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Chapter 4 : Rough Coercion Is Employed

Those words of Thomasin, which seemed so little, but meant
so much, remained in the ears of Diggory Venn: "Help me
to keep him home in the evenings."

On this occasion Venn had arrived on Egdon Heath only to cross
to the other side--he had no further connection with the
interests of the Yeobright family, and he had a business of
his own to attend to. Yet he suddenly began to feel himself
drifting into the old track of manoeuvring on Thomasin's account.

He sat in his van and considered. From Thomasin's words and
manner he had plainly gathered that Wildeve neglected her.
For whom could he neglect her if not for Eustacia? Yet it
was scarcely credible that things had come to such a head
as to indicate that Eustacia systematically encouraged him.
Venn resolved to reconnoitre somewhat carefully the lonely
road which led along the vale from Wildeve's dwelling
to Clym's house at Alderworth.

At this time, as has been seen, Wildeve was quite
innocent of any predetermined act of intrigue, and except
at the dance on the green he had not once met Eustacia
since her marriage. But that the spirit of intrigue
was in him had been shown by a recent romantic habit
of his--a habit of going out after dark and strolling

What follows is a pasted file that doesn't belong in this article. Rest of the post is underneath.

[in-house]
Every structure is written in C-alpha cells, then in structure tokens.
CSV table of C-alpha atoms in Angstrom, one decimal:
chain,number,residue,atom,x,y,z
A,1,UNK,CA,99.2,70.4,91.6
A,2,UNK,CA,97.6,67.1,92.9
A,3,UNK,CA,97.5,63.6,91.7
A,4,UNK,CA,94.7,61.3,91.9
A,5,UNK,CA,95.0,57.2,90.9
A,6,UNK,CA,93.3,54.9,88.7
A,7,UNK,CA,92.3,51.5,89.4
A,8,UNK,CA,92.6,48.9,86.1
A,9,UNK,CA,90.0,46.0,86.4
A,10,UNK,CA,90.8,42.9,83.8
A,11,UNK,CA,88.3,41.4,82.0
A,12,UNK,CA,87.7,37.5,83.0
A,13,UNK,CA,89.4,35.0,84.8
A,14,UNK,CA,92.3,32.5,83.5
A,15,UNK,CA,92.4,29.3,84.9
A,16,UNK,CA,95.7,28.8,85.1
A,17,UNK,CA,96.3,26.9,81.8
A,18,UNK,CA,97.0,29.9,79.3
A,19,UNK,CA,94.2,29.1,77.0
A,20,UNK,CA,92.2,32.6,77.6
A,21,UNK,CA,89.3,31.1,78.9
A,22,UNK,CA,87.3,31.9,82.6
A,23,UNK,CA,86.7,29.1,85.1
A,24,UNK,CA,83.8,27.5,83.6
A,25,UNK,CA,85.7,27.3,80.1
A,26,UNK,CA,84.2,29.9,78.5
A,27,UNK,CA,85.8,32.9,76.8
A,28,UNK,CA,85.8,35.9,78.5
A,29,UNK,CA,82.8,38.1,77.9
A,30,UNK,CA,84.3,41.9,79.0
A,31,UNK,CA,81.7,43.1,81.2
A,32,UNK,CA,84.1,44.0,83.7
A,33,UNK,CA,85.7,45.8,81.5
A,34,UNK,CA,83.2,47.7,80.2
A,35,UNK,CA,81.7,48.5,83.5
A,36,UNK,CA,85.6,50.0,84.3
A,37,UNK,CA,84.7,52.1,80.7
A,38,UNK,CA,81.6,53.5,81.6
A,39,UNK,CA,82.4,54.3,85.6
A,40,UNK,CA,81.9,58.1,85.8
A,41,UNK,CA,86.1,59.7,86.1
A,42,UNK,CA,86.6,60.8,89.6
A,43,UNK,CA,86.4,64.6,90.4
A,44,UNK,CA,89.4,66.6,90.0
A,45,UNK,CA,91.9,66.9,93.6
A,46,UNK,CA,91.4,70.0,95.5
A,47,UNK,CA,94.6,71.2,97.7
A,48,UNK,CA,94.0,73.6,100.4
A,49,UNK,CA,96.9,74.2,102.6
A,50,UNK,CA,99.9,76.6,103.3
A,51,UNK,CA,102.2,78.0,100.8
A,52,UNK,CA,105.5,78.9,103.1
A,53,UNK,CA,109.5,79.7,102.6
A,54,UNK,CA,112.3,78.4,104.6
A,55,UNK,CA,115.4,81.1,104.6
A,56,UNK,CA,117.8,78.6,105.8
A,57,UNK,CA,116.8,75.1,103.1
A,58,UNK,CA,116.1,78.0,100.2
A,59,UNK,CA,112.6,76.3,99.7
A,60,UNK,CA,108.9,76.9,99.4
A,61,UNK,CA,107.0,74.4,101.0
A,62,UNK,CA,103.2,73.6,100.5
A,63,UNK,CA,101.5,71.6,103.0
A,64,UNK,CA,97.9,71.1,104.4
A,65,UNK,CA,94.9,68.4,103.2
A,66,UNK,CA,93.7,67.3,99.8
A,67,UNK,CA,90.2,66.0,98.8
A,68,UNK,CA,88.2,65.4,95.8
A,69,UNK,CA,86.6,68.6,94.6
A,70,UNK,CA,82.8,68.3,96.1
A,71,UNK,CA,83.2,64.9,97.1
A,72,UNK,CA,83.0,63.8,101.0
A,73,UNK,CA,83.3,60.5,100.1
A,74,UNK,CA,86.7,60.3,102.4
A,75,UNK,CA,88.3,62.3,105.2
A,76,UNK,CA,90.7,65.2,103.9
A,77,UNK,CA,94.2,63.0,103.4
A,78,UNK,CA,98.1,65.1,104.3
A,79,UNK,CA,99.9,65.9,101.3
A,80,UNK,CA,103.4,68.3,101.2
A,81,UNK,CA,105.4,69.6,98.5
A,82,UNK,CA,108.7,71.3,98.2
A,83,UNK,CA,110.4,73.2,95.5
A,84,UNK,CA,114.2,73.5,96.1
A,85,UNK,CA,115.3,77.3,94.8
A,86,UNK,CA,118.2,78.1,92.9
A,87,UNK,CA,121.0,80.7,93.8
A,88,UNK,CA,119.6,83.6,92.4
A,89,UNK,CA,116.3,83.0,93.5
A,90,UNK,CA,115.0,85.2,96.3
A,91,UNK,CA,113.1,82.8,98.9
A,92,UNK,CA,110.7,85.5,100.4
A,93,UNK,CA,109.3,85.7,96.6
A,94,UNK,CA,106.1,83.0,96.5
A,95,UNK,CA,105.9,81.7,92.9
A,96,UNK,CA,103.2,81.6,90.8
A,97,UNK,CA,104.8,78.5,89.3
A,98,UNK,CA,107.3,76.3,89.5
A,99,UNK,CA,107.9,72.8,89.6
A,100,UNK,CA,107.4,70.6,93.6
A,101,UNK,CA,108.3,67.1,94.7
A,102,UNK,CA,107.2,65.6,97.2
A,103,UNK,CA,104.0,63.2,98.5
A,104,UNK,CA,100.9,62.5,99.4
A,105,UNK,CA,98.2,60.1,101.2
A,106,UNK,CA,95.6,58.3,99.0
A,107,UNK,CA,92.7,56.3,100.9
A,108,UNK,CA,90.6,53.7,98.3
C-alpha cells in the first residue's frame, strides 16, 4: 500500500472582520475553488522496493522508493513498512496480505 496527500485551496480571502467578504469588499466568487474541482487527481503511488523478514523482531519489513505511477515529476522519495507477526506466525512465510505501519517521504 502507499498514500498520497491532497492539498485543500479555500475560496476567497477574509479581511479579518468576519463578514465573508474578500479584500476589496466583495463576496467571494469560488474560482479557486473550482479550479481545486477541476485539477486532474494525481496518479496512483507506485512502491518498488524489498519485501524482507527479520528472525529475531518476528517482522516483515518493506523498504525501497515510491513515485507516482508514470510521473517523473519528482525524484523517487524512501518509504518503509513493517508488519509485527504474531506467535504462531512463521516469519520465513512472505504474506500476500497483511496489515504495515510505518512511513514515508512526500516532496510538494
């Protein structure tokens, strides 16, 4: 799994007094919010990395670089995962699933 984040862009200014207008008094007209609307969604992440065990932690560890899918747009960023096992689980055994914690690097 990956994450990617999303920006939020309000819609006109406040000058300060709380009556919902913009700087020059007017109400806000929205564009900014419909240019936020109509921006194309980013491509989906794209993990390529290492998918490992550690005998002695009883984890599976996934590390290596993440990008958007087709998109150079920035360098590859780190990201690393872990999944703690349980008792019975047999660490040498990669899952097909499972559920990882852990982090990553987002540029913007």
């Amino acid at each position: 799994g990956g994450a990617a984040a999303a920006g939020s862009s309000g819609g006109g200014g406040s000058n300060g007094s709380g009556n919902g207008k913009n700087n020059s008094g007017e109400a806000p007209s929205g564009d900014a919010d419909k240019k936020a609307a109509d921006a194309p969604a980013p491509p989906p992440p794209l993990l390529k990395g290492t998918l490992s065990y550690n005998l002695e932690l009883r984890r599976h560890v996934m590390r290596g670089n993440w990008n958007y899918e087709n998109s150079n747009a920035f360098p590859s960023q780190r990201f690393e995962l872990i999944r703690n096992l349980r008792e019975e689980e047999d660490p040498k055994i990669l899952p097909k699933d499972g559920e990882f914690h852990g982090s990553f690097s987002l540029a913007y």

towards Alderworth, there looking at the moon and stars,
looking at Eustacia's house, and walking back at leisure.

Accordingly, when watching on the night after the festival,
the reddleman saw him ascend by the little path,
lean over the front gate of Clym's garden, sigh, and turn
to go back again. It was plain that Wildeve's intrigue
was rather ideal than real. Venn retreated before him
down the hill to a place where the path was merely
a deep groove between the heather; here he mysteriously
bent over the ground for a few minutes, and retired.
When Wildeve came on to that spot his ankle was caught
by something, and he fell headlong.

As soon as he had recovered the power of respiration
he sat up and listened. There was not a sound in the
gloom beyond the spiritless stir of the summer wind.
Feeling about for the obstacle which had flung him down,
he discovered that two tufts of heath had been tied together
across the path, forming a loop, which to a traveller
was certain overthrow. Wildeve pulled off the string
that bound them, and went on with tolerable quickness.